BUS WORKERS in London were the latest group to join the revolt against low pay as they marched through the capital on Tuesday of last week. Up to 300 workers in the TGWU union from different bus companies marched behind banners from depots across the region. They are demanding the same pay as tube workers.
They know buses are a key part of mayor Ken Livingstone's plans to try to ease the gridlock in London's traffic. For the first time since privatisation in 1985 many bus workers feel they have some power to get better pay and conditions.
Bus workers shouted 'Strike! Strike! Strike!' over their union officials' speeches at the rally outside City Hall, home of the Greater London Assembly. 'There is a massive wage difference between us and the tube workers,' said Stuart Currie, a worker on First Group buses and the union branch chair at Rainham in Essex.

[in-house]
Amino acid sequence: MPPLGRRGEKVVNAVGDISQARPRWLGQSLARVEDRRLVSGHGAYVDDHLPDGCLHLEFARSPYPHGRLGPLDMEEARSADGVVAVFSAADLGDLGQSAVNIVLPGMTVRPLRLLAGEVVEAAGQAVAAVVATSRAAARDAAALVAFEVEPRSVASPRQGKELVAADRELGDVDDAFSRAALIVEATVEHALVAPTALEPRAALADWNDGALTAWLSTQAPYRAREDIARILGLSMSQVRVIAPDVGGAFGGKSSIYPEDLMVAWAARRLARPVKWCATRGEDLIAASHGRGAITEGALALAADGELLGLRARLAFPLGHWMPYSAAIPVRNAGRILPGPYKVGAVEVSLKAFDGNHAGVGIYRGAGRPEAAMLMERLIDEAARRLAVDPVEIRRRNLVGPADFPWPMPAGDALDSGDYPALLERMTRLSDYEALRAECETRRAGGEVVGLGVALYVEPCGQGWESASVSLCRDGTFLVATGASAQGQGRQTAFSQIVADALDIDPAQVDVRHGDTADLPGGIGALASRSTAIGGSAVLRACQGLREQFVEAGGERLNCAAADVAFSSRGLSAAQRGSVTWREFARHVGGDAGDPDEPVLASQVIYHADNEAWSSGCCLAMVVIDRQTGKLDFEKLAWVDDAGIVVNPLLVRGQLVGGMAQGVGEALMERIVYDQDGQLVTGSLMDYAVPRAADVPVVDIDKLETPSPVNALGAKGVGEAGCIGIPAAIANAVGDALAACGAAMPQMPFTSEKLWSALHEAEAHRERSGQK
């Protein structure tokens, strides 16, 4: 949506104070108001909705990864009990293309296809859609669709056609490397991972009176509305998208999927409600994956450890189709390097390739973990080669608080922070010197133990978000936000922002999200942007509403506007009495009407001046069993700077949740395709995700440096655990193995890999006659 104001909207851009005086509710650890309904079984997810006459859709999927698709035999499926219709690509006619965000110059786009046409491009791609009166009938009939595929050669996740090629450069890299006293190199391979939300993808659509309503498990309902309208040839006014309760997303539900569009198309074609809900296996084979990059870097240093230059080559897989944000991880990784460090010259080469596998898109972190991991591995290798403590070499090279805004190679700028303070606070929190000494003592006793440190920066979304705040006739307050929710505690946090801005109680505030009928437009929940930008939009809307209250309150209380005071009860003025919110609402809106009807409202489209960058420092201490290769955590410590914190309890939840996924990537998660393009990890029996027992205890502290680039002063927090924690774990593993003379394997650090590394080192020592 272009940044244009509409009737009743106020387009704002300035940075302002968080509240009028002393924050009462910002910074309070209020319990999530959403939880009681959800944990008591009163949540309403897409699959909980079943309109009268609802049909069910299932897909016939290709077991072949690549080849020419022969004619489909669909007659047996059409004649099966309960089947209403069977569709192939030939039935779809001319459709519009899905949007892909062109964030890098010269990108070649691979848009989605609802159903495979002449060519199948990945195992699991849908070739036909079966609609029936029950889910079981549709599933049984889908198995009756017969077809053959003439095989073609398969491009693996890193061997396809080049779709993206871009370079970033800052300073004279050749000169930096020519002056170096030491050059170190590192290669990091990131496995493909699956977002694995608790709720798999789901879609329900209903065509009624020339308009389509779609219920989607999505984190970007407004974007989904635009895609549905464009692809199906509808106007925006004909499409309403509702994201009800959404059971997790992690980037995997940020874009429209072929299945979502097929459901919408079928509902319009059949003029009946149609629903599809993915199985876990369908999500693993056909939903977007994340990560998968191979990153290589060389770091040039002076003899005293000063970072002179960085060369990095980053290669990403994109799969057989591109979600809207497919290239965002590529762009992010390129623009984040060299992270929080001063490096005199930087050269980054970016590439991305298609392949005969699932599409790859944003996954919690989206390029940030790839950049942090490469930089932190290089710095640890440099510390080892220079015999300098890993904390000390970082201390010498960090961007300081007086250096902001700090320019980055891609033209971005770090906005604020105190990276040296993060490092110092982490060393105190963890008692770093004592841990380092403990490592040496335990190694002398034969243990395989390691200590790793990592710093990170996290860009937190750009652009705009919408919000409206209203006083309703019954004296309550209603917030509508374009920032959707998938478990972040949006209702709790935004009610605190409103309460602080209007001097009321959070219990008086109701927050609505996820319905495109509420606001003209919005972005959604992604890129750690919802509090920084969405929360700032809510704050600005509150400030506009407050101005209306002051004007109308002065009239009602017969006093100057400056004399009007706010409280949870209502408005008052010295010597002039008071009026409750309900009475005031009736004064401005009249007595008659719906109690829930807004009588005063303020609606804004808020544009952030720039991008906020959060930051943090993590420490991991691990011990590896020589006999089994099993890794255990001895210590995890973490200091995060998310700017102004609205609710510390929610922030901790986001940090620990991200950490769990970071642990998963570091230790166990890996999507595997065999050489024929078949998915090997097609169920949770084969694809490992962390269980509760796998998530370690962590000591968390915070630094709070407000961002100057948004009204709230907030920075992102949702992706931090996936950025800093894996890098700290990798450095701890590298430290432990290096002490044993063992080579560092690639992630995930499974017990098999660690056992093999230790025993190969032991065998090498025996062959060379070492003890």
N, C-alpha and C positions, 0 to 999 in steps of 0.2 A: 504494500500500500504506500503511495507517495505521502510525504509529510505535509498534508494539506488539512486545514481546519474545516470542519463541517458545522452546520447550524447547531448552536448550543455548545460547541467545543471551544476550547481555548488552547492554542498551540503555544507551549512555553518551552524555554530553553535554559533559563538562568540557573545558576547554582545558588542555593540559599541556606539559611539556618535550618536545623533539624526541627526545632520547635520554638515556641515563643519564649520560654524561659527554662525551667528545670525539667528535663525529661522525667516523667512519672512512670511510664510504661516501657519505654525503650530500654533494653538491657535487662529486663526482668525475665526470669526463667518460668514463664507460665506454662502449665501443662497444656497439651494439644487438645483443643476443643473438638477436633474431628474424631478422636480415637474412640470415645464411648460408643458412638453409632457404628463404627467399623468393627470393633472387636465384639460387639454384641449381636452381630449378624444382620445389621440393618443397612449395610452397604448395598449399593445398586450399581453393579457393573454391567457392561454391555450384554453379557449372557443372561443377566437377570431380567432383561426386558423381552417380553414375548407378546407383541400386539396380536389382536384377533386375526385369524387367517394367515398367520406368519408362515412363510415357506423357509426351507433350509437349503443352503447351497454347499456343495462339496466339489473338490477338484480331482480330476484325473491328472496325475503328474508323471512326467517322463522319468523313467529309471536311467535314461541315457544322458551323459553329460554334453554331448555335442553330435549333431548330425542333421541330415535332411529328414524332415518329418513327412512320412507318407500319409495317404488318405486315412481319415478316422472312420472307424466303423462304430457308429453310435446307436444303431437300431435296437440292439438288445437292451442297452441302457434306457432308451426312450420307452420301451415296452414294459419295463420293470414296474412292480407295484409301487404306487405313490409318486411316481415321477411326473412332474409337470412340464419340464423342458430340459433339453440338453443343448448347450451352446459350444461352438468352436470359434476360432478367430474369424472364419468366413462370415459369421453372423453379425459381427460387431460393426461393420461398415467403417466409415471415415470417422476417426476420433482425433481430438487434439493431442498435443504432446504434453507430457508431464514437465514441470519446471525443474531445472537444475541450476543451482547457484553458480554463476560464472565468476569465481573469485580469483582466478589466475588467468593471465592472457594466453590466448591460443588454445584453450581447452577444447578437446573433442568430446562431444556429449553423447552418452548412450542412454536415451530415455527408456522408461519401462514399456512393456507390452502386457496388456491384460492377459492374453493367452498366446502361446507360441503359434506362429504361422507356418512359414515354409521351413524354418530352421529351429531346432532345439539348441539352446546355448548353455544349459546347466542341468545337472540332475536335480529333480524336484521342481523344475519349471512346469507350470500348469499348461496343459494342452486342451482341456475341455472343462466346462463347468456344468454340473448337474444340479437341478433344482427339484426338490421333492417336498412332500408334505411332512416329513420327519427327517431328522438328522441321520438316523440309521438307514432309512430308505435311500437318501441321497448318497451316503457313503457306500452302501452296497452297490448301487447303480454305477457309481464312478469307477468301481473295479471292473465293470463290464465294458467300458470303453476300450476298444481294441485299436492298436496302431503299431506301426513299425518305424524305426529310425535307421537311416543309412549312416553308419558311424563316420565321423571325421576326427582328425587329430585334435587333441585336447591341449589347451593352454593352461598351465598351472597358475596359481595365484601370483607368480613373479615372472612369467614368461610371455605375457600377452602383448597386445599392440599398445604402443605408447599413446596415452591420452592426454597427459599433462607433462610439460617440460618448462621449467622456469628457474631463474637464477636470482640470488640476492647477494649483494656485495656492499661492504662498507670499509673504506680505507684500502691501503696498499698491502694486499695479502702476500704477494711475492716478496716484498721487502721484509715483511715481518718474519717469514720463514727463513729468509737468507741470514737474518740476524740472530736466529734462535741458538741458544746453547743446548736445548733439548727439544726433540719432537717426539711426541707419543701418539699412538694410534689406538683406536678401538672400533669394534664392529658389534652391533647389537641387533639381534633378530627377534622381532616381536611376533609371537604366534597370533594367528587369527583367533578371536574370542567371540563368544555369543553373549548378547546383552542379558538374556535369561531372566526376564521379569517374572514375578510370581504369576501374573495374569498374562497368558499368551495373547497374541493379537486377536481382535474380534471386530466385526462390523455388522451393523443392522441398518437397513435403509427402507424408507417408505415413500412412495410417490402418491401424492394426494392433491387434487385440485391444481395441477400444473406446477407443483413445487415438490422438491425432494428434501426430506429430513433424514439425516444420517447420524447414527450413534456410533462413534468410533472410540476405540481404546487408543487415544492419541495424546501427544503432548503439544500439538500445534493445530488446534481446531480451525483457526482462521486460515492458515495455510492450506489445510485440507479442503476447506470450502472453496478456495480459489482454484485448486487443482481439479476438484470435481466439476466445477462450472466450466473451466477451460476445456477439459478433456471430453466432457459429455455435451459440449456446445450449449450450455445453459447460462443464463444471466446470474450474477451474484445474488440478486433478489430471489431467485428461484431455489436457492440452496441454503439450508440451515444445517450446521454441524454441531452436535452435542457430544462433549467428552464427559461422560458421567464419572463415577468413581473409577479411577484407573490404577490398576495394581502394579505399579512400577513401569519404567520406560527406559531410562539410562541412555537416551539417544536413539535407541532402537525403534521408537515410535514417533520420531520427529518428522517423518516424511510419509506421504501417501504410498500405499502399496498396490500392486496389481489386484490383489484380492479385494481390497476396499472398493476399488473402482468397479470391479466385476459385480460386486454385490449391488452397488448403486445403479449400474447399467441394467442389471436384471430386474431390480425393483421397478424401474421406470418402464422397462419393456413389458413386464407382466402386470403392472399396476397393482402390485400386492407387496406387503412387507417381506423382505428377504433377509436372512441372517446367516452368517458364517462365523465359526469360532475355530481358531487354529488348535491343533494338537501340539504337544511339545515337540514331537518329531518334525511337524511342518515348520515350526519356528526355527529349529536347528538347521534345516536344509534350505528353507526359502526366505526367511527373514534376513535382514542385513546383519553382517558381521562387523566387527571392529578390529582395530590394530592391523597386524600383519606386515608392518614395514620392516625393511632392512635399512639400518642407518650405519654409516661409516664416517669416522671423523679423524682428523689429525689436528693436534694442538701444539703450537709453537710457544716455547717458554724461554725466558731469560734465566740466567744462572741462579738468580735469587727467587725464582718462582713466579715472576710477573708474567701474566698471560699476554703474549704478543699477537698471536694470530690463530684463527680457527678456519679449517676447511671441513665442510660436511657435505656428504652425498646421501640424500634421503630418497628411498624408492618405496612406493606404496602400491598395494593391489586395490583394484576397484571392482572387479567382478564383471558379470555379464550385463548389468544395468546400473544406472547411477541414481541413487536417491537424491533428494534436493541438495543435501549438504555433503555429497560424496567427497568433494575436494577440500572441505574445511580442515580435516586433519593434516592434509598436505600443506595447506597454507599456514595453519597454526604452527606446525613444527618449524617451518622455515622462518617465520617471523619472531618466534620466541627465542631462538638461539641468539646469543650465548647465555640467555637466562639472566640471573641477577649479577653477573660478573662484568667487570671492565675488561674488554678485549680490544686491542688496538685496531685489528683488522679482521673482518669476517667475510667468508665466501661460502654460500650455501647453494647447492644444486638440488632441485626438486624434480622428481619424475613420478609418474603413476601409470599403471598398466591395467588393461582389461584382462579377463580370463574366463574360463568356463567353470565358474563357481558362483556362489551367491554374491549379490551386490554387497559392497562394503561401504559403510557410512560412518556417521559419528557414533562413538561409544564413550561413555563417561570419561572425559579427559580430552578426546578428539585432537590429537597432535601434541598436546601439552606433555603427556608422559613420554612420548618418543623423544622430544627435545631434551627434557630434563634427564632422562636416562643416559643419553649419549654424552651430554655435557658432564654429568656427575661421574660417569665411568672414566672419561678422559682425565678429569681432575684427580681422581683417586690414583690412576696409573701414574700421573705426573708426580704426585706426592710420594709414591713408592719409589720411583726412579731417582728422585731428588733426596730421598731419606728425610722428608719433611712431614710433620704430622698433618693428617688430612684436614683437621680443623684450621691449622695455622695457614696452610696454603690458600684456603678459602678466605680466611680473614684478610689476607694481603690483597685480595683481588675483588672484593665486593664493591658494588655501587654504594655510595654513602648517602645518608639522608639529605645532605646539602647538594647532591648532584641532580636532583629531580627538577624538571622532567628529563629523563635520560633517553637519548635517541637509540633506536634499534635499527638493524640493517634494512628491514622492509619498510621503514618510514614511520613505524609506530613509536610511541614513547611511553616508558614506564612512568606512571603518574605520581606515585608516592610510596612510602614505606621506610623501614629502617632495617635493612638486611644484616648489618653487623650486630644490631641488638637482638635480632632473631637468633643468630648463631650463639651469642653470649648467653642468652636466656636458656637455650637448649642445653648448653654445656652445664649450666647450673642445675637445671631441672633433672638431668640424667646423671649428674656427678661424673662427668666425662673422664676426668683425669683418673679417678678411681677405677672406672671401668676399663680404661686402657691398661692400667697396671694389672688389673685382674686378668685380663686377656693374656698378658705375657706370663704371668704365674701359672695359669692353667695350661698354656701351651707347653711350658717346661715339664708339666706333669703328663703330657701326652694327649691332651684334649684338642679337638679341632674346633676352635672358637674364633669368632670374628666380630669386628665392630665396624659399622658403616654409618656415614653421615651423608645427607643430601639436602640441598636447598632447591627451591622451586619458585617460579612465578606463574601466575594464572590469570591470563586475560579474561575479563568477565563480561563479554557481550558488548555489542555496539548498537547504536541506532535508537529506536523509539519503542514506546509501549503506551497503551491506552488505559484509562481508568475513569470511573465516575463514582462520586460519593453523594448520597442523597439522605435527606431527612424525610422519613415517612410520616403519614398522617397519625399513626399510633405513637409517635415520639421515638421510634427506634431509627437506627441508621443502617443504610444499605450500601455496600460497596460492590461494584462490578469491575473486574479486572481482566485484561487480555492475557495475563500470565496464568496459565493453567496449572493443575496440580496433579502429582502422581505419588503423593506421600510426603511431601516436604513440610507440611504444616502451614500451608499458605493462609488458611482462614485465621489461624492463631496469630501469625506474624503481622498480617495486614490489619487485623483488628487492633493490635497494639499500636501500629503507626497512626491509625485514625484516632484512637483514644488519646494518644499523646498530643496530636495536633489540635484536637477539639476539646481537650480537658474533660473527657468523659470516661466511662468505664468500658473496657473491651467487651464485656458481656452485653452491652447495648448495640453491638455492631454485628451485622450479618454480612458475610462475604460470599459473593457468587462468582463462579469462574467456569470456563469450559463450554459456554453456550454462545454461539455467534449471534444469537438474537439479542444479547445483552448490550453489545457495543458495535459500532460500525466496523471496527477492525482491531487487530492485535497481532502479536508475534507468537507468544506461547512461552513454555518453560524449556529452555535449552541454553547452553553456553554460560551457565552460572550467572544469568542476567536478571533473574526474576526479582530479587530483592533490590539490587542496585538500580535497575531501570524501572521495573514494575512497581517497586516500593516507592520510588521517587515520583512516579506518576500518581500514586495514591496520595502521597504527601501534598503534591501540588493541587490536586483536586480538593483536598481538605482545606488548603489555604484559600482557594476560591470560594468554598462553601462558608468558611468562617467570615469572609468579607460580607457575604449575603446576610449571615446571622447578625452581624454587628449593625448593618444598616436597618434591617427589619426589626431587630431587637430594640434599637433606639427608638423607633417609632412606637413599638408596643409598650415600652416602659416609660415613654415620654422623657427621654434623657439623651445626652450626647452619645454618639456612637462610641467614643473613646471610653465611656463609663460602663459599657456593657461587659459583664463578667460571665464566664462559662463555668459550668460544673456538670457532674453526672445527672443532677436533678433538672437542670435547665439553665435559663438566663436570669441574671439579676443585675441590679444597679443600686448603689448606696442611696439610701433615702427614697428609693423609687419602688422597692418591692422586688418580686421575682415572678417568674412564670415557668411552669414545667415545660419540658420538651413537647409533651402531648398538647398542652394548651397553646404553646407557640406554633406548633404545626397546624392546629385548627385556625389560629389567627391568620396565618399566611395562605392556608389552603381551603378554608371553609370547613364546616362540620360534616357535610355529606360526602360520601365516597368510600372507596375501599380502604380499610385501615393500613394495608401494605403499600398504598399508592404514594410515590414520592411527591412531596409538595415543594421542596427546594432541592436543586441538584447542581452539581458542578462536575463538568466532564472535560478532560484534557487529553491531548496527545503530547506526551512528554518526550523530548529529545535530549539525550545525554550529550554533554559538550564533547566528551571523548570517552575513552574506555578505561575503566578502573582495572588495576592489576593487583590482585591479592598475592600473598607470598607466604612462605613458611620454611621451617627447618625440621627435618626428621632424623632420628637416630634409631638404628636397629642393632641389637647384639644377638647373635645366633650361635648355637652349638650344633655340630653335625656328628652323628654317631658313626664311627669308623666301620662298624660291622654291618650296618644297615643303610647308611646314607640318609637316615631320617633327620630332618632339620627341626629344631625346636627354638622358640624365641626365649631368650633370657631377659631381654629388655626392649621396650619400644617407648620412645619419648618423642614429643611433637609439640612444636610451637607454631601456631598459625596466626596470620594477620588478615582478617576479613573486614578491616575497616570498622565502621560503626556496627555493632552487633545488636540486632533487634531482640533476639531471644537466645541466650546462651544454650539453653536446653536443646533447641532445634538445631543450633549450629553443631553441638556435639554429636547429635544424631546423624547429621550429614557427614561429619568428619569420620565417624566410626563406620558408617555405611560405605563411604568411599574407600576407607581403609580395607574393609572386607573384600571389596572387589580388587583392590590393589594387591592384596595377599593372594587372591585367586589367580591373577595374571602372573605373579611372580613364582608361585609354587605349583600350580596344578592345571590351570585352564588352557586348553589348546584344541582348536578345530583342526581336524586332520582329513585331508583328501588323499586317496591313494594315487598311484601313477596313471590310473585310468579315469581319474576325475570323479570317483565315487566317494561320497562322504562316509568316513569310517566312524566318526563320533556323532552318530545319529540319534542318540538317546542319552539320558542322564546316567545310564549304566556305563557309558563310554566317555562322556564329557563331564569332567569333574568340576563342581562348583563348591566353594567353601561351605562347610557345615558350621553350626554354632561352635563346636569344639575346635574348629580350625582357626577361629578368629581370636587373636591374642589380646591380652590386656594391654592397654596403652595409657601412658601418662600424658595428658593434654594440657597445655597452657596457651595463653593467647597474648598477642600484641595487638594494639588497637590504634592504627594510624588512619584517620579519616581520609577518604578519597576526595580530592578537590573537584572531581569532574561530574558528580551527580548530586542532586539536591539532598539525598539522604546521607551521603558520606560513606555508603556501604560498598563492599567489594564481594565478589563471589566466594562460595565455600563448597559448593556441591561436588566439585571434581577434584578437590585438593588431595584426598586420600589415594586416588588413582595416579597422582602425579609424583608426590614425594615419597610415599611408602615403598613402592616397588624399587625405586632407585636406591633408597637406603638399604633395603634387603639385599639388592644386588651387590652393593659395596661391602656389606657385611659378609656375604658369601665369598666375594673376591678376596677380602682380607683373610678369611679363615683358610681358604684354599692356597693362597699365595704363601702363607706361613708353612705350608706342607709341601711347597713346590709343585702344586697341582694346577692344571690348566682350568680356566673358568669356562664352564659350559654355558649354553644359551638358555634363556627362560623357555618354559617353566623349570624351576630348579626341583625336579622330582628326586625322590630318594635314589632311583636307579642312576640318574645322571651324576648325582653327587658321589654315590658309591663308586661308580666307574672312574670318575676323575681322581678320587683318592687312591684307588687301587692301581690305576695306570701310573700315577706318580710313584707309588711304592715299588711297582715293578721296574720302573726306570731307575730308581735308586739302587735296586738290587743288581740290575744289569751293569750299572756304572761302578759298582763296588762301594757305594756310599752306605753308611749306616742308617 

'In our branch a lot of people think the union should be taking more action than they are doing.' Driver Debbie Vancliffe said, 'You would have to work 56 hours to earn the £400 wages that they talk about in those adverts on buses.' Driver Scott Cooper said, 'I've worked 65 hours in the last week to pay my mortgage.
'It's not just about the money. What about things like paternity leave? I had to use up my holidays because my wife was ill having our child. The firms twist and turn the drivers' hours to suit them. So much money goes to the shareholders but not to us.'
The workers drowned out the speech made by national official Graham Stephenson. He ended up saying, 'I've got no problem leading a campaign, including strike action, if the members vote for it.'
TGWU official Peter Kavanagh rescued him by saying, 'Everyone has to take this debate back to the garages - and that isn't backing away.' Bus workers have the green light to raise action over pay in the depots and break through the division between different firms that has dogged union organisation.